Biography of X by Catherine Lacey

Biography of X, by Catherine Lacey

Talk about contained chaos: Catherine Lacey's novel, Biography of X, is the story of a widow during what she calls the "boneless days" of her grief, trying to piece together the truth about her wife, an artist who called herself "X." Lacey's edgy and unexpectedly moving novel is filled with photographs, footnotes and guest appearances by real-life figures, like Patti Smith and the New York School poet Frank O'Hara. Read my full review here.

This Other Eden by Paul Harding

This Other Eden by Paul Harding

Paul Harding's This Other Eden is inspired by true events on Malaga Island, Maine , which was once home to an interracial fishing community. After government officials under the sway of the pseudoscience of eugenics inspected the island in 1911, Malaga's 47 residents, including children, were forcibly removed, some of them rehoused in institutions for the "feeble-minded." In 2010, the state of Maine offered an official apology for the incident. Harding's novel about this horror is infused with dynamism, bravado and melancholy. Read my full review here .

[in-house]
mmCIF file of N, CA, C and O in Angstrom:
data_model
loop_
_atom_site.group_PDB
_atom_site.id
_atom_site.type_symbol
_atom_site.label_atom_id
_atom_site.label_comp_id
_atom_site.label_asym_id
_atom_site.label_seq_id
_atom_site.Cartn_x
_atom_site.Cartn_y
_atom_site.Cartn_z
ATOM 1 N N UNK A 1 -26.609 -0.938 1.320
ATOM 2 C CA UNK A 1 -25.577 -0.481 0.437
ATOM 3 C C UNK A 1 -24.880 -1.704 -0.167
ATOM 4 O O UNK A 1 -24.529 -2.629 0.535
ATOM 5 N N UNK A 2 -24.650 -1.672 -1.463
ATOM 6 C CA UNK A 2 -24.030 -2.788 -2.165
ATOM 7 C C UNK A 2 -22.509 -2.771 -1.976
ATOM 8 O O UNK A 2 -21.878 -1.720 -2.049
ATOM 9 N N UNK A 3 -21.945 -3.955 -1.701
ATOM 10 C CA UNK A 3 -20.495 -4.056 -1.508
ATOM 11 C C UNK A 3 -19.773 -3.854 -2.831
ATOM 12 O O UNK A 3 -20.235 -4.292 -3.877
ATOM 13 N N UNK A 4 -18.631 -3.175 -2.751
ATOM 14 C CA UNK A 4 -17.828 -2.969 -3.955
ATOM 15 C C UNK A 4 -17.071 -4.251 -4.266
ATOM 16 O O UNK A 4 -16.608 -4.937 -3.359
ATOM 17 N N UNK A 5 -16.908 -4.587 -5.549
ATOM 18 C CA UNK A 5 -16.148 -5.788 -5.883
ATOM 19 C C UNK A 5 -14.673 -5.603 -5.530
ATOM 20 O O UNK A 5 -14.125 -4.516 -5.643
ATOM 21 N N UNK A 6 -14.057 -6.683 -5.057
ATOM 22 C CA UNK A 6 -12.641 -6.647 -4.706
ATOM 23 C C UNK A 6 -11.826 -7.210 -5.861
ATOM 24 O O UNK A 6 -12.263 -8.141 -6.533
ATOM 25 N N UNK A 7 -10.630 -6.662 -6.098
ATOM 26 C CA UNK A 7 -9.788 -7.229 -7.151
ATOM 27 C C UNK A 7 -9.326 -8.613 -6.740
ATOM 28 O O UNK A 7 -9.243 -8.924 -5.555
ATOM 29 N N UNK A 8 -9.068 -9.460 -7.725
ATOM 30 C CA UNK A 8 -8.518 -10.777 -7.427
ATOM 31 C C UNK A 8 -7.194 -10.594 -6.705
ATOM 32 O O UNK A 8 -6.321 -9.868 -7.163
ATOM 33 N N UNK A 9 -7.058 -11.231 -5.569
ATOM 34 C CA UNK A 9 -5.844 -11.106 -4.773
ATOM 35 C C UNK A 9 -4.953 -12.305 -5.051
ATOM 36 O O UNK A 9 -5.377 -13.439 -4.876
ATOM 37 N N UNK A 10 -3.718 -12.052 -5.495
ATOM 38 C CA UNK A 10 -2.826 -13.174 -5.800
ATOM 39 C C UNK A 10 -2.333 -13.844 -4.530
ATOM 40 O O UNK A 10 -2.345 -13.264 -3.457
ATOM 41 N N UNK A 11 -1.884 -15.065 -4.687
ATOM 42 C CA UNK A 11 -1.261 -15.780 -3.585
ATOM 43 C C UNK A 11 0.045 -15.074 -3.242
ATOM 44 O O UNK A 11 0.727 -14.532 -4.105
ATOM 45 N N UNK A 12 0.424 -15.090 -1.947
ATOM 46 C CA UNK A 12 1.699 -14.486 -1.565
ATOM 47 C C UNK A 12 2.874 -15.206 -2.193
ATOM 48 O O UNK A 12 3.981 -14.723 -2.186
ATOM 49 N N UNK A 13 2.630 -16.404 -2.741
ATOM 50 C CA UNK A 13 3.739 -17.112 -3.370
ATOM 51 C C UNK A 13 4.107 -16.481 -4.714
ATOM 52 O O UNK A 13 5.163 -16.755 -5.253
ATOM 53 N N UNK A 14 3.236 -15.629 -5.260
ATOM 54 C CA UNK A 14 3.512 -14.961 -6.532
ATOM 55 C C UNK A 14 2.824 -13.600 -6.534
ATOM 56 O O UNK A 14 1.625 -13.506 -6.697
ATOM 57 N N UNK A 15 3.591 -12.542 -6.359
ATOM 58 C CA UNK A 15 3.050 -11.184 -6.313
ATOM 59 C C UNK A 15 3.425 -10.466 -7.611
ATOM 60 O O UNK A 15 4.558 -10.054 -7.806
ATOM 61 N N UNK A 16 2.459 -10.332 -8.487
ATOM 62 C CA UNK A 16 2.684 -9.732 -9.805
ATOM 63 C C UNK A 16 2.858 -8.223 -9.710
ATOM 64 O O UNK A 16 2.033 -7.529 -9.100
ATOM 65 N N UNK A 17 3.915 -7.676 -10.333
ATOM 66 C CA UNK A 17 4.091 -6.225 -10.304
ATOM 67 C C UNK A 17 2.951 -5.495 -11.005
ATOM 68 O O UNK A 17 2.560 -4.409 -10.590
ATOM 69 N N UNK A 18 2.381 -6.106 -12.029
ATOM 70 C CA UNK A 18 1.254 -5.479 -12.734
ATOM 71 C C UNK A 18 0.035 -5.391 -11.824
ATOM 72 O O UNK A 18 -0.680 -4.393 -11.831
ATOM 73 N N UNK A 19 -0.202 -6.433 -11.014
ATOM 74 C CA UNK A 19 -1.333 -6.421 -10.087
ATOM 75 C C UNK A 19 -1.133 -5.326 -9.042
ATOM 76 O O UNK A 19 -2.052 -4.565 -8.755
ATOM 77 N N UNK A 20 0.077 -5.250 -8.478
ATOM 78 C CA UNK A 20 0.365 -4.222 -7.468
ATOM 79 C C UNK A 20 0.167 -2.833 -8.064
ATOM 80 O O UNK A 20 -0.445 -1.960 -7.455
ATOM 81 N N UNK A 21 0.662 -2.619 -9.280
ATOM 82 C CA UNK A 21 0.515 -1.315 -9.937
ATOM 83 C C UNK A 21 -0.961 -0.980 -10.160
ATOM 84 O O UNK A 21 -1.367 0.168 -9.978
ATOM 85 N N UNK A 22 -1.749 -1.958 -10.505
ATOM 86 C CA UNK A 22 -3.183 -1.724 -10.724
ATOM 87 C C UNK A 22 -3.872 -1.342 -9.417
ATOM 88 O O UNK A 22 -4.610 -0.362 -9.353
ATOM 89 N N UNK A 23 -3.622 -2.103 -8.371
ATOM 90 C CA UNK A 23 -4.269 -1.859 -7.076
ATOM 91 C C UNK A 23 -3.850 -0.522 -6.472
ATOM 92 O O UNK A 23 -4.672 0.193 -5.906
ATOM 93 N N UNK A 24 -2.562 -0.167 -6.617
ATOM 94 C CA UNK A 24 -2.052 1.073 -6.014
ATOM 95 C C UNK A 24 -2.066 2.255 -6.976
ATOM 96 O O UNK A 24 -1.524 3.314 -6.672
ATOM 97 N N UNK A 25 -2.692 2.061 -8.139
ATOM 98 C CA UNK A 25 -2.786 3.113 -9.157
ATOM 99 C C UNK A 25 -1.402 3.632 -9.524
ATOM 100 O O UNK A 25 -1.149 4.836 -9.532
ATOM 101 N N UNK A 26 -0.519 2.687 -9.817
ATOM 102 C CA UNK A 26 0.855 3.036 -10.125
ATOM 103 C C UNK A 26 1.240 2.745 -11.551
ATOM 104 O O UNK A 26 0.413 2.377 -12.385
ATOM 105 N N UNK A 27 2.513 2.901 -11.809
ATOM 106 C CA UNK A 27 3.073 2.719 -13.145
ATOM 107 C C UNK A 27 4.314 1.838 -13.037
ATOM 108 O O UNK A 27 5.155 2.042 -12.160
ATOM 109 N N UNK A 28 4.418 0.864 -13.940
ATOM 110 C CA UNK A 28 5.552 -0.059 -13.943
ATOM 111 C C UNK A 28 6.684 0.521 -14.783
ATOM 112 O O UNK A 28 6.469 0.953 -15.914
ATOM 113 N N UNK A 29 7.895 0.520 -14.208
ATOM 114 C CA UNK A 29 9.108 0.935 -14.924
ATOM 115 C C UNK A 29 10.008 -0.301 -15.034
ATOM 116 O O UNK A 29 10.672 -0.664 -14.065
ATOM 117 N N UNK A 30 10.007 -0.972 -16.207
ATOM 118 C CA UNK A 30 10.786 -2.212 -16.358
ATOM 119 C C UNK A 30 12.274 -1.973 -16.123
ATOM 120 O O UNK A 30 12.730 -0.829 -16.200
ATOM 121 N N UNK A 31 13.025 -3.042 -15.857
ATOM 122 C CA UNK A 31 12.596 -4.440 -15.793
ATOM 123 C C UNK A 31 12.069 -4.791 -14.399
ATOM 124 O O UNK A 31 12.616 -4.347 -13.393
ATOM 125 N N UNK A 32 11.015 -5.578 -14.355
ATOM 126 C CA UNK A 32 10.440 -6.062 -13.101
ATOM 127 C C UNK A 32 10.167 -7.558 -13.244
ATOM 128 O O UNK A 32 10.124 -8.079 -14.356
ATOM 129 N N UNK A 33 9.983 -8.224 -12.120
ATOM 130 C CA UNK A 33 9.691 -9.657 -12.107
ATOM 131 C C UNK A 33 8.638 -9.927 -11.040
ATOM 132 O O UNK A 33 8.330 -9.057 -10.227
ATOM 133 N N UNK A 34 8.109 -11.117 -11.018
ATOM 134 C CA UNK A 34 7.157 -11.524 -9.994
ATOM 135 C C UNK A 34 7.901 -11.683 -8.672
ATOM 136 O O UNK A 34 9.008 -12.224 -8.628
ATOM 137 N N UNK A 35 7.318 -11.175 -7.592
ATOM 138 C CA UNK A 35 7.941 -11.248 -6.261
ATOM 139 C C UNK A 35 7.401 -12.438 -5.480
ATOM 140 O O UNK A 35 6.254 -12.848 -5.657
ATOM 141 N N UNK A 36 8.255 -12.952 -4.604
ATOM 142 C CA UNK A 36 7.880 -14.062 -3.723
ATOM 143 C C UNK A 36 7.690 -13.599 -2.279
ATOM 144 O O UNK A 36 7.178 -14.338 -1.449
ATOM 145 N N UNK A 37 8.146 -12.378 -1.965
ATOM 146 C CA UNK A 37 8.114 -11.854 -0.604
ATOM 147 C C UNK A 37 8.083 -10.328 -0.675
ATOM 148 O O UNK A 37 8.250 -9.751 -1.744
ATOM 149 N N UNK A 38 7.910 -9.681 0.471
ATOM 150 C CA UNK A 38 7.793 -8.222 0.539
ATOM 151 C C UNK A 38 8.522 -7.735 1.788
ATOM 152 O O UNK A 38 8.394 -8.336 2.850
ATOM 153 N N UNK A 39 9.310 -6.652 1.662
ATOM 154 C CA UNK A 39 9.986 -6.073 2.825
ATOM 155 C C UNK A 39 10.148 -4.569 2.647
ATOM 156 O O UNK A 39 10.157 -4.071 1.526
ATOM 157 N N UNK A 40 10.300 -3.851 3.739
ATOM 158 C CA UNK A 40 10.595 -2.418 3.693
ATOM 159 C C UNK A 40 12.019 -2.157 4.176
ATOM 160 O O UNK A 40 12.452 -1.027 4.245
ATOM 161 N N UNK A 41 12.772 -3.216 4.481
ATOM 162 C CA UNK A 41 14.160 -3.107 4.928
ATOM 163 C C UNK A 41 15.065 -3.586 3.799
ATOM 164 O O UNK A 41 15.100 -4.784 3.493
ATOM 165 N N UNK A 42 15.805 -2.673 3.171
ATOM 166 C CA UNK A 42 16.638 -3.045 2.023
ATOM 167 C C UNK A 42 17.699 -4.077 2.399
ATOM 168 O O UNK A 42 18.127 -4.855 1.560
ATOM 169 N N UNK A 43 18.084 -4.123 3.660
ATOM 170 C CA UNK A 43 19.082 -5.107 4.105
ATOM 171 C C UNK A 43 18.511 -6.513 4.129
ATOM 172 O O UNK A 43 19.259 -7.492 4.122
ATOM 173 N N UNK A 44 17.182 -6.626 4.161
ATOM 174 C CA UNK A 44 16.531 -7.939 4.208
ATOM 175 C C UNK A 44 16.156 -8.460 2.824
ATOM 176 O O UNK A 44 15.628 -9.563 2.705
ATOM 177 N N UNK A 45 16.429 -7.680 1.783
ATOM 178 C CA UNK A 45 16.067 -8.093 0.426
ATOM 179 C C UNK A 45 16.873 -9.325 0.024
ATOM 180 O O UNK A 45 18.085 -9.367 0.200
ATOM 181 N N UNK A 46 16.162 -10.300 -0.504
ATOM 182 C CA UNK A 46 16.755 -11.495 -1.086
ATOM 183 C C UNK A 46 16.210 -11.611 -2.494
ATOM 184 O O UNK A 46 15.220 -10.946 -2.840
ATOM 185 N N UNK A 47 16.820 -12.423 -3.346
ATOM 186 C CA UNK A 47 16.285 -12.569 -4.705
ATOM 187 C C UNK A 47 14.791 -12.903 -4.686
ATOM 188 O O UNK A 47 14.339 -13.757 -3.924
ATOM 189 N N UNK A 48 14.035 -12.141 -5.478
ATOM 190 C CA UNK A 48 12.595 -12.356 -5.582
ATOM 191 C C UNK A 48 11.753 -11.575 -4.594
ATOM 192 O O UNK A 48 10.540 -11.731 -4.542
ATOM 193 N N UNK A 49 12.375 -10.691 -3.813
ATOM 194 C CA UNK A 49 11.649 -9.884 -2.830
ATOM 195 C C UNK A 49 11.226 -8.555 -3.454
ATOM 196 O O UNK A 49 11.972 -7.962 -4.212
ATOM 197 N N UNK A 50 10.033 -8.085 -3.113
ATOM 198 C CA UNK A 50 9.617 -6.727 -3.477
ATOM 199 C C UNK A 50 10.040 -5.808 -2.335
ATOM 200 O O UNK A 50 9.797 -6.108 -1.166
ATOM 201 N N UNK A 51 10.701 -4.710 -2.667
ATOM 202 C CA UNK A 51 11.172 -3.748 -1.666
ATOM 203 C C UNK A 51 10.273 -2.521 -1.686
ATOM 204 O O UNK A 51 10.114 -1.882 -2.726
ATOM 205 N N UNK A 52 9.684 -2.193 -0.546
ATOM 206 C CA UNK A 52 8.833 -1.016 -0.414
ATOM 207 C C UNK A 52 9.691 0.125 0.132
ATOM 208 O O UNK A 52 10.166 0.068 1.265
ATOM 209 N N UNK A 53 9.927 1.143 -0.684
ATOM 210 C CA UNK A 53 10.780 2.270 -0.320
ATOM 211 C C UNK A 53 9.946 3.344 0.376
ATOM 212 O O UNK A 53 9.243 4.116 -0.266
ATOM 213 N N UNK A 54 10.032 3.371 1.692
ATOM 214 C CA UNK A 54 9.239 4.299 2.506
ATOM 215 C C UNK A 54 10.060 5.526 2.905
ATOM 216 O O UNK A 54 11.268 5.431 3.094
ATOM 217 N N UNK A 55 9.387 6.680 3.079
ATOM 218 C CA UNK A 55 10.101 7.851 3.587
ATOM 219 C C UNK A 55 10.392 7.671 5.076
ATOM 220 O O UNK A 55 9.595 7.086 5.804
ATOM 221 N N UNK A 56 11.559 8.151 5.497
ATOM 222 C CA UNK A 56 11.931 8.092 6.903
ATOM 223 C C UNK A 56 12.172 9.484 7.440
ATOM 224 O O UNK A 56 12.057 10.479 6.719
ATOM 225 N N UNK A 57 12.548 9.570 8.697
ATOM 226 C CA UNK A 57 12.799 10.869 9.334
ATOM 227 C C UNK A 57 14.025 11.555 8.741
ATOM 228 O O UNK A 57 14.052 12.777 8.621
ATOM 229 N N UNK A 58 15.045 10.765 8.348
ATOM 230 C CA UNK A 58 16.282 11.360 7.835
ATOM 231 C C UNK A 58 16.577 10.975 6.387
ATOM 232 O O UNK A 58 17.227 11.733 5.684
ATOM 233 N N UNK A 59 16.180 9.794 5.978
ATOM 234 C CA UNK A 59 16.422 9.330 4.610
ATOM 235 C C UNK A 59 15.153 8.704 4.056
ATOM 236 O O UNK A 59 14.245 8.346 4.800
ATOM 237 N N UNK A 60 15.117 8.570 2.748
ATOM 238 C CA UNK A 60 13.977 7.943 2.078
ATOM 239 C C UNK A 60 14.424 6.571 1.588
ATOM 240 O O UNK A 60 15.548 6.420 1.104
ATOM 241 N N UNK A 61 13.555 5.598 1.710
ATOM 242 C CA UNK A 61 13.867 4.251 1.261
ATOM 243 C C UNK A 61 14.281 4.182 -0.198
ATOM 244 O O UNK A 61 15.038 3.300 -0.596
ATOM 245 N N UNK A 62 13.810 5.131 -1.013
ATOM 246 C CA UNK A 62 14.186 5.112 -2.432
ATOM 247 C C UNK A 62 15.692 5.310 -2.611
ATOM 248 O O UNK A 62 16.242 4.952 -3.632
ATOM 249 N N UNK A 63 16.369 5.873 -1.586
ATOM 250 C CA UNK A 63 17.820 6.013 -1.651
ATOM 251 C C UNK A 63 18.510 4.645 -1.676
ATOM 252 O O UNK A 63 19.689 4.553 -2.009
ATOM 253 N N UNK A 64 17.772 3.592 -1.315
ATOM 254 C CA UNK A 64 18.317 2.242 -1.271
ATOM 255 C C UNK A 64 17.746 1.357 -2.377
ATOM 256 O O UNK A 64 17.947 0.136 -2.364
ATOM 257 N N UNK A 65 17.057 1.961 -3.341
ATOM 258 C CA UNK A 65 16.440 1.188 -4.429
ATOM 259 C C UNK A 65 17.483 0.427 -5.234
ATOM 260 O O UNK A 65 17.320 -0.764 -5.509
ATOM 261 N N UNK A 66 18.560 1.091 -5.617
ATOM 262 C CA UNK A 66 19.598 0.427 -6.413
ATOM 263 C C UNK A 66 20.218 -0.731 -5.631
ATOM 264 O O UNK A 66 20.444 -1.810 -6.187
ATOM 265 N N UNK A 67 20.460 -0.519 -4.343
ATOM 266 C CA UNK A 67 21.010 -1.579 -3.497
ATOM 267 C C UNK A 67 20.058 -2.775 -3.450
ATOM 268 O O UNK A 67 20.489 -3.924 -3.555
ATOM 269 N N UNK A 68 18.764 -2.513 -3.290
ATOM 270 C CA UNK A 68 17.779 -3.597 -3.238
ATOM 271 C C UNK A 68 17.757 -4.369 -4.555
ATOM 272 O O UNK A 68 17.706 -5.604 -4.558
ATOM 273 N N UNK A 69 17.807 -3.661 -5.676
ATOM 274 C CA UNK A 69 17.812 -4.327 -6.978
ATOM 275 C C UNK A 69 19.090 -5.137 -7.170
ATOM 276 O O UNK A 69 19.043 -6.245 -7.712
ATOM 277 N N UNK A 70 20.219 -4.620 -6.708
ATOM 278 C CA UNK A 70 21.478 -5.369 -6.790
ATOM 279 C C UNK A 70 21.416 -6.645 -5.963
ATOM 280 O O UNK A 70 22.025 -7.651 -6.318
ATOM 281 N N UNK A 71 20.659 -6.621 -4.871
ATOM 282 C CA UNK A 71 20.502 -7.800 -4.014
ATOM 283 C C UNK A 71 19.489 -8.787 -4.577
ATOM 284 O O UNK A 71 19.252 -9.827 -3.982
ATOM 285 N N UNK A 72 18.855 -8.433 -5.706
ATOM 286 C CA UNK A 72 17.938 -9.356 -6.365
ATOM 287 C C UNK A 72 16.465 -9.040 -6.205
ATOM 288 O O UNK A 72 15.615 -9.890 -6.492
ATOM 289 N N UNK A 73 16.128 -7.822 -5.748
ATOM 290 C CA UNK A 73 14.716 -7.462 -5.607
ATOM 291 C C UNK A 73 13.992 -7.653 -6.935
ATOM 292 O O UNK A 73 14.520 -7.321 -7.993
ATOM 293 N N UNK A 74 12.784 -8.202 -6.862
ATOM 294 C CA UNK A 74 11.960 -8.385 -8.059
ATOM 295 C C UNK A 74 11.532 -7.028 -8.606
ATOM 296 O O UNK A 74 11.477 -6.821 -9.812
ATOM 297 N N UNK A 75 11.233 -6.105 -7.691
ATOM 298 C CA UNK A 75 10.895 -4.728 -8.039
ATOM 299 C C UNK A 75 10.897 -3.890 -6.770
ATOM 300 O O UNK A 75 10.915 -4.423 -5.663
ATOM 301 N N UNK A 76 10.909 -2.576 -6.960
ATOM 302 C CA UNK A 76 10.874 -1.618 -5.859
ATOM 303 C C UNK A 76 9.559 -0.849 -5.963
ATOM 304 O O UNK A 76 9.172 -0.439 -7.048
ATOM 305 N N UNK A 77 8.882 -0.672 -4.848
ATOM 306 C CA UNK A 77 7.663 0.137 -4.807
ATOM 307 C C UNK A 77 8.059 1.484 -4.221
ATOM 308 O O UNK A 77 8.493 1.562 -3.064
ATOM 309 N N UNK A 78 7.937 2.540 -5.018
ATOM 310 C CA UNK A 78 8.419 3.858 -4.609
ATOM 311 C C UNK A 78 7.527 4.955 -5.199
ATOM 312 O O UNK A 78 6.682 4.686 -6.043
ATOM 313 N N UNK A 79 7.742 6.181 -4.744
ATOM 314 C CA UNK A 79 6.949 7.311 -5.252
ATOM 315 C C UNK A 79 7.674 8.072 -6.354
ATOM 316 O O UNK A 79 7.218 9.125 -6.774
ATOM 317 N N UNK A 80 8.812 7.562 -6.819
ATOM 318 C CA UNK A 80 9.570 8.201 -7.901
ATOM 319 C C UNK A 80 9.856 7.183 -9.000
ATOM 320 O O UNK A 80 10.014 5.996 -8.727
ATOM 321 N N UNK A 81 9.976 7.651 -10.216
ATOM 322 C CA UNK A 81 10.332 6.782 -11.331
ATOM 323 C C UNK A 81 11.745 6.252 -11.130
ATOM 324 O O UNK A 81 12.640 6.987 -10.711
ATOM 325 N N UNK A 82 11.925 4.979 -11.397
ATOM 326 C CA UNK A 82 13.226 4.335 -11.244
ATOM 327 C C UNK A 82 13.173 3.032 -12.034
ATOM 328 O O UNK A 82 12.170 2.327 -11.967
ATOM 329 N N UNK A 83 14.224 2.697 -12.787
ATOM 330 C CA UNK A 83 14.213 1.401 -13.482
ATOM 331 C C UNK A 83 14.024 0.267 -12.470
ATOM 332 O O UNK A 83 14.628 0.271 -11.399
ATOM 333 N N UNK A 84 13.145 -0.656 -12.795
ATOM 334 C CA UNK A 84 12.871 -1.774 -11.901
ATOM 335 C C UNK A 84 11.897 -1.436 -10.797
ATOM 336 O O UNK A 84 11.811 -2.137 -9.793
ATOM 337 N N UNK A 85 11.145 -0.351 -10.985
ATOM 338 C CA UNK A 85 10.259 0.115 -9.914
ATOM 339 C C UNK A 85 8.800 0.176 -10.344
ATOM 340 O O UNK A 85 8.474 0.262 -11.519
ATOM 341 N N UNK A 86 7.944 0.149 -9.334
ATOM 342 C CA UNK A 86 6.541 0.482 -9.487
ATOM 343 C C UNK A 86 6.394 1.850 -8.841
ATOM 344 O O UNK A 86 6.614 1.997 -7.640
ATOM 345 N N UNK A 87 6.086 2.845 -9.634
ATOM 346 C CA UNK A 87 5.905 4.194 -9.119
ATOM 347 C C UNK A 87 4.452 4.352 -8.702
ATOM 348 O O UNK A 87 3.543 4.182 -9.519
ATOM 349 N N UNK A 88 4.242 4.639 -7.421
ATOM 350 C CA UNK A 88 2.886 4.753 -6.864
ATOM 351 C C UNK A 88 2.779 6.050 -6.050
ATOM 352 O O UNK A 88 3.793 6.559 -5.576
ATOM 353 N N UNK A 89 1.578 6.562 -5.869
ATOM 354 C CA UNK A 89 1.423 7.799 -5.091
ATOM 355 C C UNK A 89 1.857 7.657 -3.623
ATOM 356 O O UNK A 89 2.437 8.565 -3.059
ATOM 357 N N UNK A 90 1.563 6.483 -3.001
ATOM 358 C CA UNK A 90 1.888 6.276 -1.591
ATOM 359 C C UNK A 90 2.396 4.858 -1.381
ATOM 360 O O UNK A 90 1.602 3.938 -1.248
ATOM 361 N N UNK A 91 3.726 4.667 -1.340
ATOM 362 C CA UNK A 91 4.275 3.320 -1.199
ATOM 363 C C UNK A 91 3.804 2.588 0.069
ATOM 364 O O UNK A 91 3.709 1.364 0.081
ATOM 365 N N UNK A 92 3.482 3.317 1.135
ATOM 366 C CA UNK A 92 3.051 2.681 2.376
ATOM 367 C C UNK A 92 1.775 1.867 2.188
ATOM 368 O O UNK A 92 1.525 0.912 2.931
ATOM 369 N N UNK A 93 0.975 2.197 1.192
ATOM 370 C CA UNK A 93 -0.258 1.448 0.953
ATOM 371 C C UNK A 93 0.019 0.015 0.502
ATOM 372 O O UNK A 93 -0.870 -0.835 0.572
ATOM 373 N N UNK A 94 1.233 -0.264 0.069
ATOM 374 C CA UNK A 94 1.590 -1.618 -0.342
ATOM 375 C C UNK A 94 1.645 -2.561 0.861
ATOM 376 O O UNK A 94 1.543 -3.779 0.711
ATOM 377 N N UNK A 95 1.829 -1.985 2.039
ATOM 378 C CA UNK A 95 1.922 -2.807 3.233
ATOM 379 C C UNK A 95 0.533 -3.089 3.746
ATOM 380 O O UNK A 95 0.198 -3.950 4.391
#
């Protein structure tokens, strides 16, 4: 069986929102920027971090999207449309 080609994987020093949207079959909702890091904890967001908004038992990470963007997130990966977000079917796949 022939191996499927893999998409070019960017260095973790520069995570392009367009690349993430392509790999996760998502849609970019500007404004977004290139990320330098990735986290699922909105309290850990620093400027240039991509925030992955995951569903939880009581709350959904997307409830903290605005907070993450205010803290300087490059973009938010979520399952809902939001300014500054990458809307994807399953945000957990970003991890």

Absolution by Alice McDermott

Absolution, by Alice McDermott